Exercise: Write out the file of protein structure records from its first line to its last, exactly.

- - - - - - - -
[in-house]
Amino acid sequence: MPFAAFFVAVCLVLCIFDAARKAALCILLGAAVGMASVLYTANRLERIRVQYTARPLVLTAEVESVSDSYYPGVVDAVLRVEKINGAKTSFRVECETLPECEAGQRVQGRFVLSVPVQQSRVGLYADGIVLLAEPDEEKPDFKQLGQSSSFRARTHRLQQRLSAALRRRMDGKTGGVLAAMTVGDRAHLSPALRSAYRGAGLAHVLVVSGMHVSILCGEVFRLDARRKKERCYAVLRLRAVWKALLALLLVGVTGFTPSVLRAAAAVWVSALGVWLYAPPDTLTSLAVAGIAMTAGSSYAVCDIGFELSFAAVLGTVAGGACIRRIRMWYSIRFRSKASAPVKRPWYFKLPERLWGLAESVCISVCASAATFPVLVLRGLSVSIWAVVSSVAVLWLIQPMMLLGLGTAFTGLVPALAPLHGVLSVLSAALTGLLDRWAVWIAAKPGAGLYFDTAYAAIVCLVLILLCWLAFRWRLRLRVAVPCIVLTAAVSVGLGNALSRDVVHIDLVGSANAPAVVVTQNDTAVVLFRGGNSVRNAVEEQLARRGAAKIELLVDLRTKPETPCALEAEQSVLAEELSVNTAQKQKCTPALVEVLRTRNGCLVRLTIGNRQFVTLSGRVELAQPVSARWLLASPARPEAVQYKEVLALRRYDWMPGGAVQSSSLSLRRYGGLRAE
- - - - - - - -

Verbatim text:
[in-house]
Amino acid sequence: MPFAAFFVAVCLVLCIFDAARKAALCILLGAAVGMASVLYTANRLERIRVQYTARPLVLTAEVESVSDSYYPGVVDAVLRVEKINGAKTSFRVECETLPECEAGQRVQGRFVLSVPVQQSRVGLYADGIVLLAEPDEEKPDFKQLGQSSSFRARTHRLQQRLSAALRRRMDGKTGGVLAAMTVGDRAHLSPALRSAYRGAGLAHVLVVSGMHVSILCGEVFRLDARRKKERCYAVLRLRAVWKALLALLLVGVTGFTPSVLRAAAAVWVSALGVWLYAPPDTLTSLAVAGIAMTAGSSYAVCDIGFELSFAAVLGTVAGGACIRRIRMWYSIRFRSKASAPVKRPWYFKLPERLWGLAESVCISVCASAATFPVLVLRGLSVSIWAVVSSVAVLWLIQPMMLLGLGTAFTGLVPALAPLHGVLSVLSAALTGLLDRWAVWIAAKPGAGLYFDTAYAAIVCLVLILLCWLAFRWRLRLRVAVPCIVLTAAVSVGLGNALSRDVVHIDLVGSANAPAVVVTQNDTAVVLFRGGNSVRNAVEEQLARRGAAKIELLVDLRTKPETPCALEAEQSVLAEELSVNTAQKQKCTPALVEVLRTRNGCLVRLTIGNRQFVTLSGRVELAQPVSARWLLASPARPEAVQYKEVLALRRYDWMPGGAVQSSSLSLRRYGGLRAE